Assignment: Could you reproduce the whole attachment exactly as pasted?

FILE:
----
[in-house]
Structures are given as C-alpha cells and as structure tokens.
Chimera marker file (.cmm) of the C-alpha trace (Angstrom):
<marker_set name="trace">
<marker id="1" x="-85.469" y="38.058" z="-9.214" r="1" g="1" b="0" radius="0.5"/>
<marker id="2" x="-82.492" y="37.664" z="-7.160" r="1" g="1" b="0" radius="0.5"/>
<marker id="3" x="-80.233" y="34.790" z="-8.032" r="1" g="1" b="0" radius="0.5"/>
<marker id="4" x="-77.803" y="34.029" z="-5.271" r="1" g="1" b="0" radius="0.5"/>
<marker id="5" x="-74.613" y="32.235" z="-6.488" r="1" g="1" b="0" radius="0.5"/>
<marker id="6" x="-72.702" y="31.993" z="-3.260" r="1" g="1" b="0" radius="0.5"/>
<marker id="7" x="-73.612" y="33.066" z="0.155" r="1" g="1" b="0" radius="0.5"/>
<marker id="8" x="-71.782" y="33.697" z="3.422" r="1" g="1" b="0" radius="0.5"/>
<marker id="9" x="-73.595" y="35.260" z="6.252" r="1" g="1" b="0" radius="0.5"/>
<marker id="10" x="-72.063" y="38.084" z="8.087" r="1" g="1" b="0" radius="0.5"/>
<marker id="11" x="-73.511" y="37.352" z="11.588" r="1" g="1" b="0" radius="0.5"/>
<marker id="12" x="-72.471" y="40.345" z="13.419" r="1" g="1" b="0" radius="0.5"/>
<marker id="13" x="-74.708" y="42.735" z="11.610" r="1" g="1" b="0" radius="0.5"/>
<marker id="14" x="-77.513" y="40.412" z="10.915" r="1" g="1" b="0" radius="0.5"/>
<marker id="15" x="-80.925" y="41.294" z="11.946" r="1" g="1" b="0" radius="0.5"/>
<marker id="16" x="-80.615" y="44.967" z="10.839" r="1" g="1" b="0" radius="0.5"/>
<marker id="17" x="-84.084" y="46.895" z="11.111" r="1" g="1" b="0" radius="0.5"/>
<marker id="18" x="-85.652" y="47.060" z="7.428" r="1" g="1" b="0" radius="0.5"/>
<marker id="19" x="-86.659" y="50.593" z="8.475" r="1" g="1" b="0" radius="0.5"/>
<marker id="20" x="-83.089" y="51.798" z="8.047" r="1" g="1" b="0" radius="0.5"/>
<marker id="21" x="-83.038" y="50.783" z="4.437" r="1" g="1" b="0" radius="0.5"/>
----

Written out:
[in-house]
Structures are given as C-alpha cells and as structure tokens.
Chimera marker file (.cmm) of the C-alpha trace (Angstrom):
<marker_set name="trace">
<marker id="1" x="-85.469" y="38.058" z="-9.214" r="1" g="1" b="0" radius="0.5"/>
<marker id="2" x="-82.492" y="37.664" z="-7.160" r="1" g="1" b="0" radius="0.5"/>
<marker id="3" x="-80.233" y="34.790" z="-8.032" r="1" g="1" b="0" radius="0.5"/>
<marker id="4" x="-77.803" y="34.029" z="-5.271" r="1" g="1" b="0" radius="0.5"/>
<marker id="5" x="-74.613" y="32.235" z="-6.488" r="1" g="1" b="0" radius="0.5"/>
<marker id="6" x="-72.702" y="31.993" z="-3.260" r="1" g="1" b="0" radius="0.5"/>
<marker id="7" x="-73.612" y="33.066" z="0.155" r="1" g="1" b="0" radius="0.5"/>
<marker id="8" x="-71.782" y="33.697" z="3.422" r="1" g="1" b="0" radius="0.5"/>
<marker id="9" x="-73.595" y="35.260" z="6.252" r="1" g="1" b="0" radius="0.5"/>
<marker id="10" x="-72.063" y="38.084" z="8.087" r="1" g="1" b="0" radius="0.5"/>
<marker id="11" x="-73.511" y="37.352" z="11.588" r="1" g="1" b="0" radius="0.5"/>
<marker id="12" x="-72.471" y="40.345" z="13.419" r="1" g="1" b="0" radius="0.5"/>
<marker id="13" x="-74.708" y="42.735" z="11.610" r="1" g="1" b="0" radius="0.5"/>
<marker id="14" x="-77.513" y="40.412" z="10.915" r="1" g="1" b="0" radius="0.5"/>
<marker id="15" x="-80.925" y="41.294" z="11.946" r="1" g="1" b="0" radius="0.5"/>
<marker id="16" x="-80.615" y="44.967" z="10.839" r="1" g="1" b="0" radius="0.5"/>
<marker id="17" x="-84.084" y="46.895" z="11.111" r="1" g="1" b="0" radius="0.5"/>
<marker id="18" x="-85.652" y="47.060" z="7.428" r="1" g="1" b="0" radius="0.5"/>
<marker id="19" x="-86.659" y="50.593" z="8.475" r="1" g="1" b="0" radius="0.5"/>
<marker id="20" x="-83.089" y="51.798" z="8.047" r="1" g="1" b="0" radius="0.5"/>
<marker id="21" x="-83.038" y="50.783" z="4.437" r="1" g="1" b="0" radius="0.5"/>